It was a sun-dappled afternoon at the ballpark, and I was strolling hand-in-hand with my then-three-year-old daughter. Adorably, she began singing “Jesus Loves Me,” melting my heart. But when I joined her on the chorus, the mood changed.
“I sing it myself!” she stormed, batting away my hand. And then she resumed the song, shouting it in defiance. “YES, JESUS LOVES ME. THE BIBLE TELLS ME SO!”
From defiance to deception, varieties of sin abound. If we took the number of living humans and multiplied it by the number of minutes there are in a day, we might have a rough estimate of the number of different ways there are to sin. Some sins come with neon signs—adultery, theft, murder—and are easy to spot, if not always easy to resist. But there are also more subtle temptations. Jerry Bridges writes about the “respectable sins” we tolerate and sometimes even encourage: heart conditions like ingratitude, frustration, selfishness, impatience, and discontentment. The symptoms usually slip under the radar—gossip, irritability, dodgy tax returns, chronic overeating or overspending, private thought lives of lust, distrust, envy, or contempt.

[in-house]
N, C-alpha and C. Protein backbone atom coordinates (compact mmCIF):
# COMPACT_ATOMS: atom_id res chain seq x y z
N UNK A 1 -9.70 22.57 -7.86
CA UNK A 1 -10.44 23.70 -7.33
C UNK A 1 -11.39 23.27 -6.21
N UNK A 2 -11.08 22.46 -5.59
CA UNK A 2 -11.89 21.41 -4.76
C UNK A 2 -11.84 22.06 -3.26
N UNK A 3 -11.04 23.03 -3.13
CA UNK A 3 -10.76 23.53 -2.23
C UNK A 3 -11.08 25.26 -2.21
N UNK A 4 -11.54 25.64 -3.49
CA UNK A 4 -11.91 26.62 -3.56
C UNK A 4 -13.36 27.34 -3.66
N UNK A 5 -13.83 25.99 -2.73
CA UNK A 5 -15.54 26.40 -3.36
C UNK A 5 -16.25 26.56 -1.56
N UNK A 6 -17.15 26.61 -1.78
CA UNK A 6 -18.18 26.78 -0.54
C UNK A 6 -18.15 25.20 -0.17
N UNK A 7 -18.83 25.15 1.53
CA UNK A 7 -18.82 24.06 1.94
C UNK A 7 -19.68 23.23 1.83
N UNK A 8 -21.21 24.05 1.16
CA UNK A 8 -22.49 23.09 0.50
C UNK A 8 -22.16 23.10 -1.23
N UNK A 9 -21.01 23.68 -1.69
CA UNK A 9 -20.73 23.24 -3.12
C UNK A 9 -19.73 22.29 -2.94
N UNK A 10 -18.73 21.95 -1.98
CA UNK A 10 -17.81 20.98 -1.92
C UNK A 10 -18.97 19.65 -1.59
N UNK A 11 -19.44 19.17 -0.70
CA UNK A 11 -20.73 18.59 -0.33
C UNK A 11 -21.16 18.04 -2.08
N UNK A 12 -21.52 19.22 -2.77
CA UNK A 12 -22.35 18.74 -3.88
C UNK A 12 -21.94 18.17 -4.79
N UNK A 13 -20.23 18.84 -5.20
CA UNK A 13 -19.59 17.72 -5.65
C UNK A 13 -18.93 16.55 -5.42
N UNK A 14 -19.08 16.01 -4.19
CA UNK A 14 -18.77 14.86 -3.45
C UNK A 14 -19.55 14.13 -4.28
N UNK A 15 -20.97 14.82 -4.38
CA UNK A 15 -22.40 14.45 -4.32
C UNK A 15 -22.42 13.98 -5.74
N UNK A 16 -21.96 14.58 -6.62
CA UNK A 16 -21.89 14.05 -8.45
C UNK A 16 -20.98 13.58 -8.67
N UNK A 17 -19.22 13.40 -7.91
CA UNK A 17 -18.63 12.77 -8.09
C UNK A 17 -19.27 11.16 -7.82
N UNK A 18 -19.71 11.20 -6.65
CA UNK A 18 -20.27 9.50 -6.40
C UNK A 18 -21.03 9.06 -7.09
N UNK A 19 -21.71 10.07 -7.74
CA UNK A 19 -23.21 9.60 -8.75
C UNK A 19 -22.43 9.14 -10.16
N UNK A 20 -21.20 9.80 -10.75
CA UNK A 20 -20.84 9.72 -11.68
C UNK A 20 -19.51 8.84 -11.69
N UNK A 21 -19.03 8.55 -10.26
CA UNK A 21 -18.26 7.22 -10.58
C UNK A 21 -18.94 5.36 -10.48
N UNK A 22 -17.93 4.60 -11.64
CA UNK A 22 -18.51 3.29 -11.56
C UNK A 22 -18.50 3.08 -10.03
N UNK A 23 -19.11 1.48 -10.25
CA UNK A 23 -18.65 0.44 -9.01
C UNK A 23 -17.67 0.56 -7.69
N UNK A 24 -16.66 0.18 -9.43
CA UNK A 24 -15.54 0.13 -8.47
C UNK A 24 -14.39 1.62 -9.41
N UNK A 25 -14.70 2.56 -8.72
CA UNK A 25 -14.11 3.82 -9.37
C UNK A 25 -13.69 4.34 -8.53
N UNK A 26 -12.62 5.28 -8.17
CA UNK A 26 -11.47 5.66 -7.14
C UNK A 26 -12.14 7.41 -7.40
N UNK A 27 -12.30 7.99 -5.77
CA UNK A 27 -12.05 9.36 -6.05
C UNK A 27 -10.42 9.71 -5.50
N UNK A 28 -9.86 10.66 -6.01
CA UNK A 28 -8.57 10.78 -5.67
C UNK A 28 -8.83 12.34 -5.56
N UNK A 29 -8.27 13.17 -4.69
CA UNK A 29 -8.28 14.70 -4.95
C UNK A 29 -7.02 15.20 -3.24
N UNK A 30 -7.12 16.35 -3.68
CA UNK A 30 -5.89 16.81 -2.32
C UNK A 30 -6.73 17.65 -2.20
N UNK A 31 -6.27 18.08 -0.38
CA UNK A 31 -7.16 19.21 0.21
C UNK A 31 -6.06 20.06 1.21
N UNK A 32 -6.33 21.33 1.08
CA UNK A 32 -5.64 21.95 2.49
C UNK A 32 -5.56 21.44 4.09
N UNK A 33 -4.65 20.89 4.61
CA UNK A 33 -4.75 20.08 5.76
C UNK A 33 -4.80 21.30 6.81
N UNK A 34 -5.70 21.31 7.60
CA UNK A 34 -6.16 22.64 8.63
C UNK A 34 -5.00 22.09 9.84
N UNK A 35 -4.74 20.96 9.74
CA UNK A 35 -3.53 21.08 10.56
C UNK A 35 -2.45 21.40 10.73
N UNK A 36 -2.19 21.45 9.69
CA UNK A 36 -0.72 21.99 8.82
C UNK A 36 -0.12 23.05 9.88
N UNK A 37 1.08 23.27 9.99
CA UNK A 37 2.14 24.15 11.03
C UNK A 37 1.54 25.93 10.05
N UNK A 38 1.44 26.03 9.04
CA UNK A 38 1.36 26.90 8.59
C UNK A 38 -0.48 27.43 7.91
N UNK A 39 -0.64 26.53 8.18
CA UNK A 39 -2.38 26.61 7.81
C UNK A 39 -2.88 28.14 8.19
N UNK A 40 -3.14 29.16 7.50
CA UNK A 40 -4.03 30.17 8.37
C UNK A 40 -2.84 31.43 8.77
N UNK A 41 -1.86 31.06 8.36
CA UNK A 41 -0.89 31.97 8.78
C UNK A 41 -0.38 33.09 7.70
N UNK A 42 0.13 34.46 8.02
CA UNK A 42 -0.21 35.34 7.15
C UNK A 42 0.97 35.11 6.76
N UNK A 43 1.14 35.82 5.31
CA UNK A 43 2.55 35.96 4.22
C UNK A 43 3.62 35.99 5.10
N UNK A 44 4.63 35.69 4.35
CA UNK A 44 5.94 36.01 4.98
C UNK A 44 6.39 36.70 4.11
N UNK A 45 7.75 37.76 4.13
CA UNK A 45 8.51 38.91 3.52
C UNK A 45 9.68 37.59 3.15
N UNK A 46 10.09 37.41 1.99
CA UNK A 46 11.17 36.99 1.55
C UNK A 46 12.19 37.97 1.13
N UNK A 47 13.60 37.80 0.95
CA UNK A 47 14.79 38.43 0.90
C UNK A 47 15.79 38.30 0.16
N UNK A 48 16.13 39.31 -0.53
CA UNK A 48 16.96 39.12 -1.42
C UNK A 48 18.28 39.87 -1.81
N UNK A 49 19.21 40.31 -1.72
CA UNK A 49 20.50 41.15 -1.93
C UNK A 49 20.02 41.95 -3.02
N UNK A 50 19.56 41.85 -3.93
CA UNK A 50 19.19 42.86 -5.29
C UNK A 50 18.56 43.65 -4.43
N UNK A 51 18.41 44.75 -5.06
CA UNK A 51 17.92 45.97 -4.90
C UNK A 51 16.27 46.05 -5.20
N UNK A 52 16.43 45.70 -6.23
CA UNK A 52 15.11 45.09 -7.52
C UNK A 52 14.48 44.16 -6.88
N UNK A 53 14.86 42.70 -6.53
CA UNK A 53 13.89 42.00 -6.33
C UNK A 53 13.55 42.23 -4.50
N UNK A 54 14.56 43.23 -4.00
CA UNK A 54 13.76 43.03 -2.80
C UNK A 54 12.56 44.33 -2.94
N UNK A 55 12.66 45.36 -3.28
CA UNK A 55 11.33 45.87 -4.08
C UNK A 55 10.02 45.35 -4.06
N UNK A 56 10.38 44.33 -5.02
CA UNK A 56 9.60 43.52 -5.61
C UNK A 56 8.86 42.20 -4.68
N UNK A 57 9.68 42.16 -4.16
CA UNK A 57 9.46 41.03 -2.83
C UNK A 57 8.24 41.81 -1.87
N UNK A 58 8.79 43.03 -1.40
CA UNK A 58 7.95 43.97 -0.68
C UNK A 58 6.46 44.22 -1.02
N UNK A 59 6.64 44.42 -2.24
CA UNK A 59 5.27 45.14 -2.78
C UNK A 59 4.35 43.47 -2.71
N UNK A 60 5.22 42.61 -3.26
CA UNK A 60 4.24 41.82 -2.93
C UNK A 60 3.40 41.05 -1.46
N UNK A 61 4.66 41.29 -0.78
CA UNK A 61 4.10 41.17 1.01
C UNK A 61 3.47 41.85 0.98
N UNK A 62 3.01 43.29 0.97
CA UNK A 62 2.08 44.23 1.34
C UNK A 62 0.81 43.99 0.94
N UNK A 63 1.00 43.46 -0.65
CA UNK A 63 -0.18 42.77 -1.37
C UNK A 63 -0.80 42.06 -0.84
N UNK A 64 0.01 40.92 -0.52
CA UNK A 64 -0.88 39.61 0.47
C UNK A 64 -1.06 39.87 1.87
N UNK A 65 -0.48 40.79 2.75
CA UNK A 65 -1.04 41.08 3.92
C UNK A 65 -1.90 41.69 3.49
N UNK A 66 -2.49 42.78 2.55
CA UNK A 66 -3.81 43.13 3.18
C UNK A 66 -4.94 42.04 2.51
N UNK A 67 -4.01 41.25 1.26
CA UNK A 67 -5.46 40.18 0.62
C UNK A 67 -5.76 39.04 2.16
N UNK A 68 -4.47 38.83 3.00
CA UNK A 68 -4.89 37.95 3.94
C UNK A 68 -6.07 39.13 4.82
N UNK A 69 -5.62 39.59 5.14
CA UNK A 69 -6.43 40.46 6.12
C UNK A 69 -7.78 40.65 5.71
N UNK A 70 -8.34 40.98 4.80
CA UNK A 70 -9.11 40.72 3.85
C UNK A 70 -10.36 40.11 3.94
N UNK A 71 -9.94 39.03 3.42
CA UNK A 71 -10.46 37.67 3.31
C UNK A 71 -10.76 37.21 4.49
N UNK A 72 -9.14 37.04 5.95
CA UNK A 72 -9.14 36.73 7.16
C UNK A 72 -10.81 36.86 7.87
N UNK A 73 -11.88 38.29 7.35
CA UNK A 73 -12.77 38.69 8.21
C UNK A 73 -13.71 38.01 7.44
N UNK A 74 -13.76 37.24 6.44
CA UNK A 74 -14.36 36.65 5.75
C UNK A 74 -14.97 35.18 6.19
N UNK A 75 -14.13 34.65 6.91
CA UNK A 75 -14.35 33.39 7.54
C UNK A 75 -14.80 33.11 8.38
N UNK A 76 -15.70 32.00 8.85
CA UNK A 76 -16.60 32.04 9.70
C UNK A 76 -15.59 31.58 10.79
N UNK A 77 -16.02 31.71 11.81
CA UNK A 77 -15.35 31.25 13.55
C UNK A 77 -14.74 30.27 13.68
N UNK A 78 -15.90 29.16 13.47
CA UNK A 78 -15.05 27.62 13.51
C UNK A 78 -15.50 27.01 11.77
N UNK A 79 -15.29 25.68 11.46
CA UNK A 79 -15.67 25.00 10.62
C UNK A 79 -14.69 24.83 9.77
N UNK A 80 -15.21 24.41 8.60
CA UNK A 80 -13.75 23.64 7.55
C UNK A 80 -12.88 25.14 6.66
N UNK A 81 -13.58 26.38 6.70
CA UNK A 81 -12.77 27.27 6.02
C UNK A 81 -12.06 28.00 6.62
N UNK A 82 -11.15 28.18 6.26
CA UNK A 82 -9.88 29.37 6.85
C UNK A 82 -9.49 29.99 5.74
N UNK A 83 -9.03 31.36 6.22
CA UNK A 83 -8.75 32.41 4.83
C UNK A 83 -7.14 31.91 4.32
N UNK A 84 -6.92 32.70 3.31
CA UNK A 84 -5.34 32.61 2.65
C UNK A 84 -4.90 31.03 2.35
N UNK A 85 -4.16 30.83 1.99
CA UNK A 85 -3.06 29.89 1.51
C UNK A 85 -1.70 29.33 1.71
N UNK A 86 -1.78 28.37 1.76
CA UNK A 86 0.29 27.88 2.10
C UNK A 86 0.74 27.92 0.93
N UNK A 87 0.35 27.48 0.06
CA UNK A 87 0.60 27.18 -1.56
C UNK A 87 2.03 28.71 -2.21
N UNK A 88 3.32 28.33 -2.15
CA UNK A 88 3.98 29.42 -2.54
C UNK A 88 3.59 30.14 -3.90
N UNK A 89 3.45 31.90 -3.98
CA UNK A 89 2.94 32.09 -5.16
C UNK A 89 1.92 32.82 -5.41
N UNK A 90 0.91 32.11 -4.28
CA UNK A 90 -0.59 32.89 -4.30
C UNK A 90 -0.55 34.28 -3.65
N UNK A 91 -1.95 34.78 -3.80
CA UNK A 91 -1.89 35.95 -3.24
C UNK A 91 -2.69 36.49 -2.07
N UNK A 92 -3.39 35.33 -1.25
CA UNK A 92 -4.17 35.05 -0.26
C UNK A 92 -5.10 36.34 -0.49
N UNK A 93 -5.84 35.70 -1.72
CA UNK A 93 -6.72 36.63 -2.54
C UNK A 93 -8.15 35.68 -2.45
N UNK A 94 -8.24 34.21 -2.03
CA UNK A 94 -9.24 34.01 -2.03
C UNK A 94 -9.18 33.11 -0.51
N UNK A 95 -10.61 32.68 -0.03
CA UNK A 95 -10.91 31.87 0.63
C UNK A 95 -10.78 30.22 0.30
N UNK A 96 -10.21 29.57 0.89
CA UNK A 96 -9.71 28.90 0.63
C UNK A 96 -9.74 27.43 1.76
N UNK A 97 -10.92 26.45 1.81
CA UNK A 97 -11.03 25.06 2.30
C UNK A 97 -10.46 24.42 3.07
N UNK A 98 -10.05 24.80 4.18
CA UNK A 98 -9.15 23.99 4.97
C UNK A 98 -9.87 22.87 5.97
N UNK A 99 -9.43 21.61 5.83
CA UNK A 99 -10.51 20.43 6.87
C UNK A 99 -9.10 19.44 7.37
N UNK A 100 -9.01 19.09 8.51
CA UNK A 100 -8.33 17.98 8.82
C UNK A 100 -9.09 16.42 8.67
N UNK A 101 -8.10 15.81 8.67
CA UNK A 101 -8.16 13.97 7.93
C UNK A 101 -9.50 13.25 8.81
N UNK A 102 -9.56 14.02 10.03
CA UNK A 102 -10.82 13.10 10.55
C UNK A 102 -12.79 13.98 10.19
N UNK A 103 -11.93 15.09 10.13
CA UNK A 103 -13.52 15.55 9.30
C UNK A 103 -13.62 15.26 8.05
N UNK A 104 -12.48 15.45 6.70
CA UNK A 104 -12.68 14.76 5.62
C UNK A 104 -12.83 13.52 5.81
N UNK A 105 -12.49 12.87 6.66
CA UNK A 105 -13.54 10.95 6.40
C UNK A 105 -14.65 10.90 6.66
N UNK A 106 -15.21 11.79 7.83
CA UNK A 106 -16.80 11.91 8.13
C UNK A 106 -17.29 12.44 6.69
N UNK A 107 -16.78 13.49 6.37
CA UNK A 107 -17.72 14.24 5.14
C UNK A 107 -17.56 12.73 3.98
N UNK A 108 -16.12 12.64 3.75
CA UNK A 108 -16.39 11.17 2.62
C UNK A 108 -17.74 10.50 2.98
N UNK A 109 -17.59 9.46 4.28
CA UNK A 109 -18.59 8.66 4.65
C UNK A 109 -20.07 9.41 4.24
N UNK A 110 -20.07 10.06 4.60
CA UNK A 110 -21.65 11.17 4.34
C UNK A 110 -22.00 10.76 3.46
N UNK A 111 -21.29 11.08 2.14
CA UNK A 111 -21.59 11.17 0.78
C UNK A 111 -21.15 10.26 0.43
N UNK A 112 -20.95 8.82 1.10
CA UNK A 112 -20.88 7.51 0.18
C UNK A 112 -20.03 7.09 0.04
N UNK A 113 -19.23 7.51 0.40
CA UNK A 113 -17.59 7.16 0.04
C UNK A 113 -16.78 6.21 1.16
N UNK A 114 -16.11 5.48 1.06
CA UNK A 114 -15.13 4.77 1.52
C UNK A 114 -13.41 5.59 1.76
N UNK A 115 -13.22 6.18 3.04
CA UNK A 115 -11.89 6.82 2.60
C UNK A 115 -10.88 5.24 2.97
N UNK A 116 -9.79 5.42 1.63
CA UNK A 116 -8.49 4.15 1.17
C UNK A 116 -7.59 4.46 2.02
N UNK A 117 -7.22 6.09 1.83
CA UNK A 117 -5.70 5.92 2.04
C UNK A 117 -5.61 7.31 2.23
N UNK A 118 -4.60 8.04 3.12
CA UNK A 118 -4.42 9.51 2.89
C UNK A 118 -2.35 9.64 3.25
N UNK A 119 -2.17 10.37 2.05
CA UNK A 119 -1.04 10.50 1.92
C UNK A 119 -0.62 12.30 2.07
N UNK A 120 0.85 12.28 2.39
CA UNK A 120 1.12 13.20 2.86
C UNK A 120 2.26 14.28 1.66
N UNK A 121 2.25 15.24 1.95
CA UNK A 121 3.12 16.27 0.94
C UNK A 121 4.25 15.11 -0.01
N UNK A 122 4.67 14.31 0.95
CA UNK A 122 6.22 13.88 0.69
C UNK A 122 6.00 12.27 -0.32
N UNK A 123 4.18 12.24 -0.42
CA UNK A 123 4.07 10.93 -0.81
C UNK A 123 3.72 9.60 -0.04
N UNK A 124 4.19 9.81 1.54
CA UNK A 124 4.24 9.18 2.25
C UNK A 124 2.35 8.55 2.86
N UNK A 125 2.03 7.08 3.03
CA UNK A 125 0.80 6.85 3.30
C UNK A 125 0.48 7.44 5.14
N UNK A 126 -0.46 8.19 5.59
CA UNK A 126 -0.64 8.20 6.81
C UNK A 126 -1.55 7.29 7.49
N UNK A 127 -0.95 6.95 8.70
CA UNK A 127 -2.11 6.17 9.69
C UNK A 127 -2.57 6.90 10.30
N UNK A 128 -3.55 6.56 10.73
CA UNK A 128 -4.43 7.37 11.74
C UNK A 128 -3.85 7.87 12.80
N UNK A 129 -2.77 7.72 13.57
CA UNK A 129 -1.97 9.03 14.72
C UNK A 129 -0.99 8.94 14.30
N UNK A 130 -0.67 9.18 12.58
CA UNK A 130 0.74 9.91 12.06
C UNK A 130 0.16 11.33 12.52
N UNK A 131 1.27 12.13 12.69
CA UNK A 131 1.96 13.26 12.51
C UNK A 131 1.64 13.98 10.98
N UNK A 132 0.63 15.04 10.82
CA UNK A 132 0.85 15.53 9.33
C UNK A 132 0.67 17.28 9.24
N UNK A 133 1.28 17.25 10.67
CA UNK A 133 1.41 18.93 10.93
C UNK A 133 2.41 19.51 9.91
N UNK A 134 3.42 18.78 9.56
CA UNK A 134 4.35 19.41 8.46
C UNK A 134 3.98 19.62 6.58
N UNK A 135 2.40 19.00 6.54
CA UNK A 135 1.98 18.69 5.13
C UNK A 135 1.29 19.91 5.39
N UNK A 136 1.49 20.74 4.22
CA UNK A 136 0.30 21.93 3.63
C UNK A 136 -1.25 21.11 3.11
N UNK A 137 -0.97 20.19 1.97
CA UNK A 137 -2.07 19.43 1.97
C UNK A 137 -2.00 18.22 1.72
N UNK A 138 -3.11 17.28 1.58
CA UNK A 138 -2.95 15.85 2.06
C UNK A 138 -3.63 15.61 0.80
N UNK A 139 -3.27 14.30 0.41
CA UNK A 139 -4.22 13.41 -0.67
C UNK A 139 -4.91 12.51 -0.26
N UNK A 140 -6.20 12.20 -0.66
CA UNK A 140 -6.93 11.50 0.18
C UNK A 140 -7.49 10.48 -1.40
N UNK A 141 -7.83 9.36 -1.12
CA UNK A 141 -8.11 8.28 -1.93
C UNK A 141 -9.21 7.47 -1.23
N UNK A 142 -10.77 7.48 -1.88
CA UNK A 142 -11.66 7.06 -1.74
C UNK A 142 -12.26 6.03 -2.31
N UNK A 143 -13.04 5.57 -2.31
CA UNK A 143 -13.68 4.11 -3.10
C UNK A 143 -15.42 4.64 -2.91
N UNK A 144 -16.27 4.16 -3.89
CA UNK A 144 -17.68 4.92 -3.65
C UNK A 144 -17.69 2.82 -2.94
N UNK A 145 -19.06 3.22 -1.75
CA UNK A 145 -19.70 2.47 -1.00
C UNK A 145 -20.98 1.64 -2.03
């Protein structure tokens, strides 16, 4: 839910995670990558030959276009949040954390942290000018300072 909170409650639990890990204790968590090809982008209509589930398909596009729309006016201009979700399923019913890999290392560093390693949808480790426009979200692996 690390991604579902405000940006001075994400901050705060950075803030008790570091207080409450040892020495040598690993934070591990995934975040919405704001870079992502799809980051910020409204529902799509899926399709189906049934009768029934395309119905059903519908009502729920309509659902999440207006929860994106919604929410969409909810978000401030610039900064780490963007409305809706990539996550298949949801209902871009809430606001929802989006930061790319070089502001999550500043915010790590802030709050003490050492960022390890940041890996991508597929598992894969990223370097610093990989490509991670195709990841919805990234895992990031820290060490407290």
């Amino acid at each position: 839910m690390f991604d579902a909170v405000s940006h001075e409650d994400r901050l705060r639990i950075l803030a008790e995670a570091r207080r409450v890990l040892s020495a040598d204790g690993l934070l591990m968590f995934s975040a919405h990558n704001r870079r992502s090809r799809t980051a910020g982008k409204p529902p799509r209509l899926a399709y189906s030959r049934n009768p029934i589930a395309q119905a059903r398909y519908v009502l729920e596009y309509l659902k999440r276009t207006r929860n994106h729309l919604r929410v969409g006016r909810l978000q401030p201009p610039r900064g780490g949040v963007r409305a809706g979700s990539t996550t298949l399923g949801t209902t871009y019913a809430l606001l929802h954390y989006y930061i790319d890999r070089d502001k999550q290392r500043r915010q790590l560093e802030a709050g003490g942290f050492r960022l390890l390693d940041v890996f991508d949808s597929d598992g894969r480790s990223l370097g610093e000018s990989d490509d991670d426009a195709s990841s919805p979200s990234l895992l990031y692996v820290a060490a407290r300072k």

In compiling a list of “respectable sins,” we might include a subset of temptations specific to life as a Christian. Eugene Peterson, in his book Tell It Slant, calls these sins “eusebeigenic,” a phrase he coined after picking up a staphylococcus infection in the hospital while recovering from knee surgery. The doctor told him he had an “iatrogenic illness”—a disease contracted in the course of being healed of something else. Peterson’s pastoral mind linked that concept to ...1
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